I’ve been considering changing the way I tip my servers when dining out— to level the playing field for people of color. I want to tip people of color more generously.
Why, you ask? How much people tip, and to whom, can be subtly affected by biases as much as anything else. This means that, unconsciously, we eye our servers and make quick decisions based on race, gender, perceived sexuality and age of the server.
People tend to tip based on the quality of service, commonly in the 15-20 percent range. These are good guidelines to follow, but servers of color and women have been shown to receive the lower end of this range.
I want to focus only on race because our country has come a long way in addressing gender pay disparities and inequities, i.e. how much women make in comparison to men. We now even have Equal Pay Day, which brings attention to the issue. It is the hope that through this and other campaigns that businesses will get it and begin to pay equal wages.
Equal Pay Day is hard to criticize, but it fails when it minimizes women of color and mentions them almost as an afterthought. Brown women, even with a professional degree, make less than their white female counterparts.
Pay disparities for people of color are prevalent in the service industry, where workers tend to depend on tips for their salary.
This isn’t new. Tipping was used in the 19th century as an excuse not to pay wages to newly freed slaves. Making workers rely on tips gave restaurant owners the ability to hire workers at little cost. It became the workers’ responsibility to make sure they earned a living wage, rather than the employers’. To see this as a good thing is a logical fallacy – would any worker choose to give up wages and be tipped instead? Would you?
Eater conducted an analysis of data from the US Census, Bureau of statistics and the Equal Employment Opportunity Commission, factually documenting how tipping encourages racial profiling.
In most states, all tipped workers make less than minimum wage. Not only did servers of color make less than white servers, but patrons of color also got a raw deal. 66 percent of servers witness co-worker bias in providing sub-par service to customers of color.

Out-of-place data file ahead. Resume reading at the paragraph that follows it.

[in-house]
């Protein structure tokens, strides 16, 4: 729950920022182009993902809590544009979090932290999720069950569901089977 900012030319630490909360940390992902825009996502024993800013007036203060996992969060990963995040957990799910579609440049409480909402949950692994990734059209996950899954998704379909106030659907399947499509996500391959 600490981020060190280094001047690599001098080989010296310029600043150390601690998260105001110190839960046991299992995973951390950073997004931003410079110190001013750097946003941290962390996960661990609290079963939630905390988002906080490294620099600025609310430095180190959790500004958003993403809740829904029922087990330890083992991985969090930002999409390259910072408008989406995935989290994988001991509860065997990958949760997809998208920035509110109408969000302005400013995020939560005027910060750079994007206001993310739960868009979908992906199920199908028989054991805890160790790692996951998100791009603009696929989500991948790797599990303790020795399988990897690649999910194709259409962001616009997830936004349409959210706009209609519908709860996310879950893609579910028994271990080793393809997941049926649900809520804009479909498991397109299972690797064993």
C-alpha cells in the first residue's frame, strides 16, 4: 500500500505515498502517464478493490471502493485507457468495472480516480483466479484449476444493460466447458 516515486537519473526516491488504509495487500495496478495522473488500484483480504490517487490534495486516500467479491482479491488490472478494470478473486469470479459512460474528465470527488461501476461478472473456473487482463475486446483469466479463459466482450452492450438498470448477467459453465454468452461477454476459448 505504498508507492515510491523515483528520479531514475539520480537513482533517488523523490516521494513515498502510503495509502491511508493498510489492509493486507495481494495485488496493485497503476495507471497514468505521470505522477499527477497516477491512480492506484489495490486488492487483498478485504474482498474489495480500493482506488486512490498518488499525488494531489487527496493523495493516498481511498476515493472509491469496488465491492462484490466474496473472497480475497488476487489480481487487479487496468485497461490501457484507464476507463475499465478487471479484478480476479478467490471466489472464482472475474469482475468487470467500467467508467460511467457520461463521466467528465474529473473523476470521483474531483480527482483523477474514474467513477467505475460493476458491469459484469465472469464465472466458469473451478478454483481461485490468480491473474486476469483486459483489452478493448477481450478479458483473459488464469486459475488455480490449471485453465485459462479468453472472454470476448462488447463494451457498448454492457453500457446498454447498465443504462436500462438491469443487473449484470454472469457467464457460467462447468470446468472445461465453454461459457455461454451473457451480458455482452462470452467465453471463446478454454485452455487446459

Workers of color also were shown to make less because they don’t get jobs at high-end restaurants, where tips are better, and they are more likely to be put in a back-of-house position, where wages are poorer.
“In a tip-based system, nonwhite servers make less than their white peers for equal work. Consider also the power imbalance between tippers, who are typically male, and servers, 70 percent of whom are female, and consider that the restaurant industry generates five times the average number of sexual harassment claims per worker,” says Jay Porter, a former restaurant owner in San Diego. “And that in many instances employers have allegedly misused tip credits, which let owners pay servers less than minimum wage if tipping makes up the difference.”
In Seattle, our workers benefit from one of the highest minimum wages in the country and some restaurants have gone to a no tipping system. But not many. The majority continue to pay the minimum wage and allow for tipping.
I’ve been mulling over the best practice for me to help even the playing field. Paying equally across the board only keeps the status quo. My top solution is tipping in the following way: white male servers 15 percent, White female servers 18 percent, all workers of color 20 percent.
This is challenging because I still have the notion that workers must “earn their tip” and provide excellent service. And what do I do when I visit a local espresso stand where the tips are shared among multiple workers? If the cashier is white, how do I tip? If the cashier is black the next day, do I tip differently?
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